Britain's finance minister flags back-to-work incentives in budget

British Chancellor of the Exchequer Jeremy Hunt talks to a television crew outside the BBC headquarters in London

LONDON (Reuters) - Finance minister Jeremy Hunt will set out measures to boost Britain's workforce next week, by offering financial incentives in his budget for parents with young children, disabled people and others to rejoin the workforce.

Britain has a chronic labour shortage that is dragging on its economic performance. Foreign workers left the country en masse over Brexit, while hundreds of thousands of older people gave up their jobs during COVID-19.

It is the only one of the world's seven largest advanced economies whose gross national product remains smaller than before the pandemic.

The finance ministry said on Saturday that Hunt's fiscal plan, due on Wednesday, will focus on removing barriers that dissuade people of working age from getting jobs.

"I want this back-to-work budget to break down these barriers," Hunt said in a statement from the ministry on Saturday.

There are more than a million job vacancies in Britain, while one fifth of the working-age population is either out of a job or not seeking one, said the statement.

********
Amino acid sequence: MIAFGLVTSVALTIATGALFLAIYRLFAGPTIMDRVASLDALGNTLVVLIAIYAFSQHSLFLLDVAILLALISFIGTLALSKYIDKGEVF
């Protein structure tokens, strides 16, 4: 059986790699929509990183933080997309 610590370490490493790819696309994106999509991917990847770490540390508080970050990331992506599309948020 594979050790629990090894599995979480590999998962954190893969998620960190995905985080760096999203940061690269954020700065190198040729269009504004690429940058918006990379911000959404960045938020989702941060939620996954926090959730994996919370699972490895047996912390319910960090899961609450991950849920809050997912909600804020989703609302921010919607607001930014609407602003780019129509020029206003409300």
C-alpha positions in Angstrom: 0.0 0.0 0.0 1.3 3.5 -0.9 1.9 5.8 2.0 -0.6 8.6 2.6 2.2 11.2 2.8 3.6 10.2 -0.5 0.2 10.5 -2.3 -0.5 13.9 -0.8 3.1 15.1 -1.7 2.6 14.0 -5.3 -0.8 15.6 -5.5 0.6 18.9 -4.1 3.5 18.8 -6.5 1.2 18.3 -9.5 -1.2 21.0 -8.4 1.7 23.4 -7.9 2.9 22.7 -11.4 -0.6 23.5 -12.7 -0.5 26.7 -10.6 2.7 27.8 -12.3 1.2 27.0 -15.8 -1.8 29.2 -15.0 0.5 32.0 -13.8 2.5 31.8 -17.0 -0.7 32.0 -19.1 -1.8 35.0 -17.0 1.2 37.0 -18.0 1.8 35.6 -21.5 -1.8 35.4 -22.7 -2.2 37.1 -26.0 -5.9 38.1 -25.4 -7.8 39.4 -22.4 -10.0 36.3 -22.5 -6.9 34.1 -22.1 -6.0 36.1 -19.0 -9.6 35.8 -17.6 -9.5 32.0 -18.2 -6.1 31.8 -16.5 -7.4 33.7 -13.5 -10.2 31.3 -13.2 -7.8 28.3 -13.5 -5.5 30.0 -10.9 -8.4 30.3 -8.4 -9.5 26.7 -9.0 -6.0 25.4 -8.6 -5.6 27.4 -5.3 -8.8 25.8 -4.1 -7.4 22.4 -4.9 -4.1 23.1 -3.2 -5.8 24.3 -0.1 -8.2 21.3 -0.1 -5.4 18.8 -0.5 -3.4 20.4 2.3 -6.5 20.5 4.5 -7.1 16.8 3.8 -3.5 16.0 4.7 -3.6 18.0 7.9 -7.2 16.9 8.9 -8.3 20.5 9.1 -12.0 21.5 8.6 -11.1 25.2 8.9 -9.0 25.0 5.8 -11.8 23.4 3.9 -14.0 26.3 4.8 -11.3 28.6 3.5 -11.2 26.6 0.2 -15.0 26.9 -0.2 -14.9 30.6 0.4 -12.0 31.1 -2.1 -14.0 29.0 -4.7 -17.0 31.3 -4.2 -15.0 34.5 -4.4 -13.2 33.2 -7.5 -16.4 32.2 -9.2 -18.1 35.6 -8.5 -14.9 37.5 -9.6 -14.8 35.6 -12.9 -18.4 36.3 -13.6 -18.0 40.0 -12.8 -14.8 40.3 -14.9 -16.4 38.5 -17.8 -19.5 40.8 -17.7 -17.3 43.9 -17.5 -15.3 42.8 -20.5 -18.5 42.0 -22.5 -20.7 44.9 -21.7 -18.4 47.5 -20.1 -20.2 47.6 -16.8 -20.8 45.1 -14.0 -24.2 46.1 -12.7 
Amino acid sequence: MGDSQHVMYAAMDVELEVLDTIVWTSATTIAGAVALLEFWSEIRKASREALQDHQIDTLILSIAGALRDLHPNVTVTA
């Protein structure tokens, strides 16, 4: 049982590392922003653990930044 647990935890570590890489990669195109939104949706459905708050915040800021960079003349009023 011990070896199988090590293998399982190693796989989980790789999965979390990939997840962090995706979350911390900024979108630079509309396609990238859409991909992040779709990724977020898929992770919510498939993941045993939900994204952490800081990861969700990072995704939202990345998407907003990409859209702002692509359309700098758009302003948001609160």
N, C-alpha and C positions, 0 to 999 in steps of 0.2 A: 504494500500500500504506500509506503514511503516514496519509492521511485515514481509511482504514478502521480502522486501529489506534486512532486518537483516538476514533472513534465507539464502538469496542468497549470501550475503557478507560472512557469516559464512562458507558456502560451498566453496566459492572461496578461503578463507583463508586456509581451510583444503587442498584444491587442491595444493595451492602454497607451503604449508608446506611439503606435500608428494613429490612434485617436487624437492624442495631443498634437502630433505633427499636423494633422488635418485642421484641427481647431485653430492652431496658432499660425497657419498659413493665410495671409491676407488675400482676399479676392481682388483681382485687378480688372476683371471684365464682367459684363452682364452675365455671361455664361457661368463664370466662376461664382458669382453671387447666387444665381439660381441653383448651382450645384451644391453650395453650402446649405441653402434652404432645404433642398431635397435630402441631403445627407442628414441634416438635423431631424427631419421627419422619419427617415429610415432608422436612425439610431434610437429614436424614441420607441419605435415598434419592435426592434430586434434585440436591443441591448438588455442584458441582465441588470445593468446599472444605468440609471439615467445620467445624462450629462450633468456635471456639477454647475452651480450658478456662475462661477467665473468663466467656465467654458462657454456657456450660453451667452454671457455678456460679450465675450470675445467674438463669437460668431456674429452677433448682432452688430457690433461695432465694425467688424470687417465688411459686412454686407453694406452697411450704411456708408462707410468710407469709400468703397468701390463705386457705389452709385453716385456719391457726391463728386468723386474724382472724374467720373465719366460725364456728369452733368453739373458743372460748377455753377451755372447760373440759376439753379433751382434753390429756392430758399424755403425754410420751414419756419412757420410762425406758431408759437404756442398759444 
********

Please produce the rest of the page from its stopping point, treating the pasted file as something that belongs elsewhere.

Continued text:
The new measures Hunt is expected to announce include the government paying childcare costs up front for low-income parents, rather than in arrears, and increasing such payments - making it easier for them to enter the workforce.

Hunt also plans to allow disabled people and those with long-term health conditions to work without removing their supplementary financial support.

Additional training places will also be made available to people over 50 to teach new skills in sectors like construction and technology and help them get jobs.

Also, in households with two adults on income support, both will now be obliged look for work rather than just one of them, as had been the case under some circumstances.

(Reporting by Sarah Young; editing by John Stonestreet)